The warning is relevant to all Christian groups. Some constantly point the finger at other Christians for their seemingly burdensome customs and traditions, only to overlook the fact that they have themselves become imprisoned in their own; yet they cannot see it.

Our Lord was well aware of the natural tendency of people to adopt all the stereotypes of religion in order to give the appearance of being part of the “in group”. As long as we are aware of that and reflect from time to time on this passage, we should be able to help one another avoid falling into the same habit. Let us pray for one another, that we will keep our focus on Jesus and what He has passed on.

 

Shalom!

 

Further Reading

For those who would like a detailed study resource
on the readings for Sunday, please visit:

Agape Bible Study — Ordinary 22 ― Year B

If you require only the section on the Gospel reading,
just scroll down the page.

To view all the material on the Agape website please visit:

www.agapebiblestudy.com

This website is highly recommended.

 

Proclaim the Gospel to Every Creature

(Mark 16: 15)

Let us remember God’s Teaching, contained in His Word and
in doing so, remain close to Him. The following are only
examples illustrating how you can note the gems the
Holy Spirit highlights for your on-going reflection.

They Worship Me In Vain

Ordinary 22     Year B          St. Mark 7: 1 — 8; 14 — 15; and 21 — 23

1. As non-Christian culture emerges more strongly around us (in countries which were largely Christian) we will need to put things in place: rules, customs, reminders, etc. to help us prevent being assimilated into the prevailing culture and its atheistic mindset. The ancient Jews were commanded by God to do this. They went further ― with the best of intentions ― and added more and more features to differentiate themselves from others. The problem they met, in doing so, was what others, including Christians, have experienced: you can become obsessed with being different and focussing principally on that instead of the original purpose for the rules.

As a religion, Christians have tended to criticise Judaism heavily in this whole matter, largely as a result of misinterpreting the Gospel passages where it appears. In truth, however, we have slipped into similar practices ― all very human ― but let’s take care not to be ‘one-eyed’ about it.

2. Our Lord, in typical rabbinic style, declares to His disciples words to the effect: it is not what goes into a person’s mouth that pollutes, harms, destroys ― it’s what comes out of a person’s mouth that matters. He even extended the thought to include everything unbecoming of His followers which originated within themselves.

Of course the way Jesus presented it, we are all guilty to some extent. It is therefore inappropriate for us to condemn others, and their motives, whilst we, ourselves, fail to meet His standards.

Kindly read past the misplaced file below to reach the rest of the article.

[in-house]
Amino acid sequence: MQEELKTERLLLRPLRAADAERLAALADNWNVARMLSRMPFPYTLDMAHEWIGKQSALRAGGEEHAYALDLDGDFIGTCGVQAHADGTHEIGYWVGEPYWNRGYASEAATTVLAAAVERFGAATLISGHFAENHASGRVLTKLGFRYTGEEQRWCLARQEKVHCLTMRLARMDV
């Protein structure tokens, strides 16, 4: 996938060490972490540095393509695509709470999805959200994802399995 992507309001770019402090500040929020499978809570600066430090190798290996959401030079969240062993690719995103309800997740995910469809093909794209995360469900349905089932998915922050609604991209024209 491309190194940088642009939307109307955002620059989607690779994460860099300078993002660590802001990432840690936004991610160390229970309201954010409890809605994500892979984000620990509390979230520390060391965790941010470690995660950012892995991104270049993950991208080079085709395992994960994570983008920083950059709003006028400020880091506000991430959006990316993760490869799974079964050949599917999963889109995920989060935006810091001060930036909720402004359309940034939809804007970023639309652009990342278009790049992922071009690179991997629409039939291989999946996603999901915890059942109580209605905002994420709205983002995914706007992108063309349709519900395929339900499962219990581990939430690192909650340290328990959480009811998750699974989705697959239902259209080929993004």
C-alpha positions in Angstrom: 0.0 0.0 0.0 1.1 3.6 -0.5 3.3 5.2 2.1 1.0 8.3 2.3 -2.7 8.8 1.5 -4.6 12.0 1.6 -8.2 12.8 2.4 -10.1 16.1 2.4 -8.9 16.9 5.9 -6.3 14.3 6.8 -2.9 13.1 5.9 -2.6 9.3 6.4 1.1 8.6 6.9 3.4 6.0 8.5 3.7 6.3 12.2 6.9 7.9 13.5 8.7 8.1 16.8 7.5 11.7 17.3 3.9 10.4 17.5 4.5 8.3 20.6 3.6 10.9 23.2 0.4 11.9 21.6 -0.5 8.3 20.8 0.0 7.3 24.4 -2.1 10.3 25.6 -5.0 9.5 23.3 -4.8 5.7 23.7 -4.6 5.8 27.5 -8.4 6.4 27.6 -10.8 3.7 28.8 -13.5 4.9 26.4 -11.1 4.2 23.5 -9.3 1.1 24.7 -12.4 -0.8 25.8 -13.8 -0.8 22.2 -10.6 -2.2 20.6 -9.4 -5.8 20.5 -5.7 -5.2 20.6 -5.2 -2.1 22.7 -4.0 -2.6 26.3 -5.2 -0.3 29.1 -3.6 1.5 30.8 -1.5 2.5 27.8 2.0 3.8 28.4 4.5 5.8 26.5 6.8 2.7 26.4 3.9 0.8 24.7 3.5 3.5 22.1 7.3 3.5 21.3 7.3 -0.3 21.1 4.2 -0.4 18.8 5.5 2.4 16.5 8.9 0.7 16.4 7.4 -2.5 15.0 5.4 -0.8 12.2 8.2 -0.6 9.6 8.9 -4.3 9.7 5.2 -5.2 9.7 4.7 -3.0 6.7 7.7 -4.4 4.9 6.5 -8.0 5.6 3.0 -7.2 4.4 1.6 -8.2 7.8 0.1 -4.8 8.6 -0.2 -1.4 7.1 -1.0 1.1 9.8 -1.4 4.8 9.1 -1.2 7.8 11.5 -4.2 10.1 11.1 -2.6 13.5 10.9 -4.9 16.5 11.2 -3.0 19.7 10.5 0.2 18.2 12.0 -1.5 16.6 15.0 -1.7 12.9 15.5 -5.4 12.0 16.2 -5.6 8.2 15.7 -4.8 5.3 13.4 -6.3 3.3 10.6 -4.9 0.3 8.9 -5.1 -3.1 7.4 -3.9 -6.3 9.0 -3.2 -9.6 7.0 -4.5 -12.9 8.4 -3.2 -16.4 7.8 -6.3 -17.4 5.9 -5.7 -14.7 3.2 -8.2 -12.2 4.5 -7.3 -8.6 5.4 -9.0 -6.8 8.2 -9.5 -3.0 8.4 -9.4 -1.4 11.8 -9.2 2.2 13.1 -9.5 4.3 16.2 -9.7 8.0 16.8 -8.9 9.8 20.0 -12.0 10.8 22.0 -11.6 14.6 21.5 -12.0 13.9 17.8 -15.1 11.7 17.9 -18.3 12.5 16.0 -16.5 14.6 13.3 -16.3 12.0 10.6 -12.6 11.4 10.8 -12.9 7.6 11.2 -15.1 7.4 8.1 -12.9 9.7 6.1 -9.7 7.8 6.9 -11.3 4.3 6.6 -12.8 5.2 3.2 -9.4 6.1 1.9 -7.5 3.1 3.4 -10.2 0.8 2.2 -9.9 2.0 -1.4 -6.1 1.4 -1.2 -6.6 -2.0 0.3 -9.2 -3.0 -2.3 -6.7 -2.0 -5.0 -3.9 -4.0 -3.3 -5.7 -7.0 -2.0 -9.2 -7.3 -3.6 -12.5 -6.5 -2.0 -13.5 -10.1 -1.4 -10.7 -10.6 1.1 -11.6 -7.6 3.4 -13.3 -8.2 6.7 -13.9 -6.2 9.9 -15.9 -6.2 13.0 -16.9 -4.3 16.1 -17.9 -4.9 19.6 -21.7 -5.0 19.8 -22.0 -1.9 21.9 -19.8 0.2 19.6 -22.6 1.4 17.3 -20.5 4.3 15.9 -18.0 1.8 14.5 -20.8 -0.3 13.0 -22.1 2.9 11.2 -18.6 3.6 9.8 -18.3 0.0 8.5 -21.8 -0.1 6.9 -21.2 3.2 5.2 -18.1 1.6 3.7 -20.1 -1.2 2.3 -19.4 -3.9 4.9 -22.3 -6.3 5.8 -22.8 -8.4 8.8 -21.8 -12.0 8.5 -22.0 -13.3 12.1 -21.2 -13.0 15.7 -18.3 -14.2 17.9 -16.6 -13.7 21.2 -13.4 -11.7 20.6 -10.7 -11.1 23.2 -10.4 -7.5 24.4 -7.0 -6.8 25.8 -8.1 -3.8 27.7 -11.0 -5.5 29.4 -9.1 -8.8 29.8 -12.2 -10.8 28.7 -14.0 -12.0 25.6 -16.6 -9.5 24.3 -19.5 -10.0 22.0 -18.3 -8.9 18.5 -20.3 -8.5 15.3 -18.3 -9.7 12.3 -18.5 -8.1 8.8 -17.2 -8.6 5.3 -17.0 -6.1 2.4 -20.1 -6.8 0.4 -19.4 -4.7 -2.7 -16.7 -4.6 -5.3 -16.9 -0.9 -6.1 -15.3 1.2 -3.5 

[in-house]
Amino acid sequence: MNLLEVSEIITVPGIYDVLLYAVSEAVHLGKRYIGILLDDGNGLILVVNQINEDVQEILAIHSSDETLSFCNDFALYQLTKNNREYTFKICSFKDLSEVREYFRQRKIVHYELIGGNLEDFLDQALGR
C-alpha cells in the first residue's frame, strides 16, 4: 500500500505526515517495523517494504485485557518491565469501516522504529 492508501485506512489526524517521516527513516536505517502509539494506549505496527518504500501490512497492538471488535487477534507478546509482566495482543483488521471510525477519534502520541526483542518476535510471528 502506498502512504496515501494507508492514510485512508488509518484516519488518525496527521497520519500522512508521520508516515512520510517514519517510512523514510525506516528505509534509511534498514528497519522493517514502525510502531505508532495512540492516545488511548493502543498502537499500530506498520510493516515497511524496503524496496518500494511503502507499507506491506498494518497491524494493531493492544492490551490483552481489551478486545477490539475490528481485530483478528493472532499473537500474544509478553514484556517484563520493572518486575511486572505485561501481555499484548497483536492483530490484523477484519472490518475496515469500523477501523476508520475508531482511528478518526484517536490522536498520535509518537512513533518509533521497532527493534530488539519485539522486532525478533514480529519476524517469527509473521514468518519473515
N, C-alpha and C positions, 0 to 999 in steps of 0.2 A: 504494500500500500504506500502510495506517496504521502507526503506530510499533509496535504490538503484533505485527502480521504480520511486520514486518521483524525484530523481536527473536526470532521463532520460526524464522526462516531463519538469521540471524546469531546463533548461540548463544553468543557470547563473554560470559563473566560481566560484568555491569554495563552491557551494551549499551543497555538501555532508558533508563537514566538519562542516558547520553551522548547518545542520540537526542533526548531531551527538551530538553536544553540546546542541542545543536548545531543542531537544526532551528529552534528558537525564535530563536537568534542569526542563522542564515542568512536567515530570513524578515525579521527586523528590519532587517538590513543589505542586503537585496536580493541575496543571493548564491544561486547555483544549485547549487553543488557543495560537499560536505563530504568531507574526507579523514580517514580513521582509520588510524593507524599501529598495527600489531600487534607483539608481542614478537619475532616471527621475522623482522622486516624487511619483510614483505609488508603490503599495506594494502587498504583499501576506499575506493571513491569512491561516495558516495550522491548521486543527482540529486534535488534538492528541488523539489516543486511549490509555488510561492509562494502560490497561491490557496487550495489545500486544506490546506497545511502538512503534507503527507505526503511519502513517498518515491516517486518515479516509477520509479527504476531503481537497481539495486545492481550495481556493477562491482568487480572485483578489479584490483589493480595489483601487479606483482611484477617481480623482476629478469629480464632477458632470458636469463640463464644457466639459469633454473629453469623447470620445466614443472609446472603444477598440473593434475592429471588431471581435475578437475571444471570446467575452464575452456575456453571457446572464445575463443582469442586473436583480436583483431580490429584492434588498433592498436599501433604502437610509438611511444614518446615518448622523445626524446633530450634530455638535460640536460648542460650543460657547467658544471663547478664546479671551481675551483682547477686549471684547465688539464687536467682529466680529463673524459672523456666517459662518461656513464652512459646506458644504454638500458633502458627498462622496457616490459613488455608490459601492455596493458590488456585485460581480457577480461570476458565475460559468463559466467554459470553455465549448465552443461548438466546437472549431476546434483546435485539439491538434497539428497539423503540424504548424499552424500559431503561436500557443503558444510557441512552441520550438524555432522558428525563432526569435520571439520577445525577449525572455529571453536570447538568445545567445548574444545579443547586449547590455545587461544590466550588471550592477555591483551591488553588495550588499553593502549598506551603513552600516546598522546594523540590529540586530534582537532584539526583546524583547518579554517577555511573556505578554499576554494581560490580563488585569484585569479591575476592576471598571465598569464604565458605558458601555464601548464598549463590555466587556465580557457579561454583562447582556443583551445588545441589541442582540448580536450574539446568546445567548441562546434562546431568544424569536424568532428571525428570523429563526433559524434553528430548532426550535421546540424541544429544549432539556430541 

3. Jesus was fairly down-to-earth when it came to the enjoyment of good food and wine etc. If there is a problem with this, it rests with the person who eats or drinks too much ― not with the things enjoyed. In other words we need to take responsibility for being mature and sensible and not “pass-the-buck” by condemning the gifts of God instead of confessing our weaknesses.

 

Shalom!

Click here for a printable copy of the Reflections

 

Mark 7: 1 to 8; 14 to 15; 21 to 23.

Ordinary 22 Year B

NEW AMERICAN BIBLE

1    1 Now when the Pharisees with some scribes who had
      come from Jerusalem gathered around him,

2    they observed that some of his disciples ate their meals
      with unclean, that is, unwashed, hands.

3    (For the Pharisees and, in fact, all Jews, do not eat
      without carefully washing their hands, 2 keeping the
      tradition of the elders.

4    And on coming from the marketplace they do not eat
      without purifying themselves. And there are many other
      things that they have traditionally observed, the
      purification of cups and jugs and kettles (and beds).)

5    So the Pharisees and scribes questioned him, “Why do
      your disciples not follow the tradition of the elders 3 but
      instead eat a meal with unclean hands?”

6    He responded, “Well did Isaiah prophesy about you
      hypocrites, as it is written: ‘This people honors me with
      their lips, but their hearts are far from me;

7    In vain do they worship me, teaching as doctrines human
      precepts.’

8    You disregard God’s commandment but cling to human
      tradition.”

 

14  He summoned the crowd again and said to them, “Hear me,
      all of you, and understand.

15  Nothing that enters one from outside can defile that person;
      but the things that come out from within are what defile.”

 

21  From within people, from their hearts, come evil thoughts,
      unchastity, theft, murder,

22  adultery, greed, malice, deceit, licentiousness, envy,
      blasphemy, arrogance, folly.

23  All these evils come from within and they defile.”

Scripture texts in this work are taken from the New American Bible, revised
edition (c) 2010, 1991, 1986, 1970 Confraternity of Christian Doctrine,
Washington D.C. and are used by permission of the copyright owner.
All Rights Reserved. No part of the New American Bible may be reproduced
in any form without permission in writing from the copyright owner.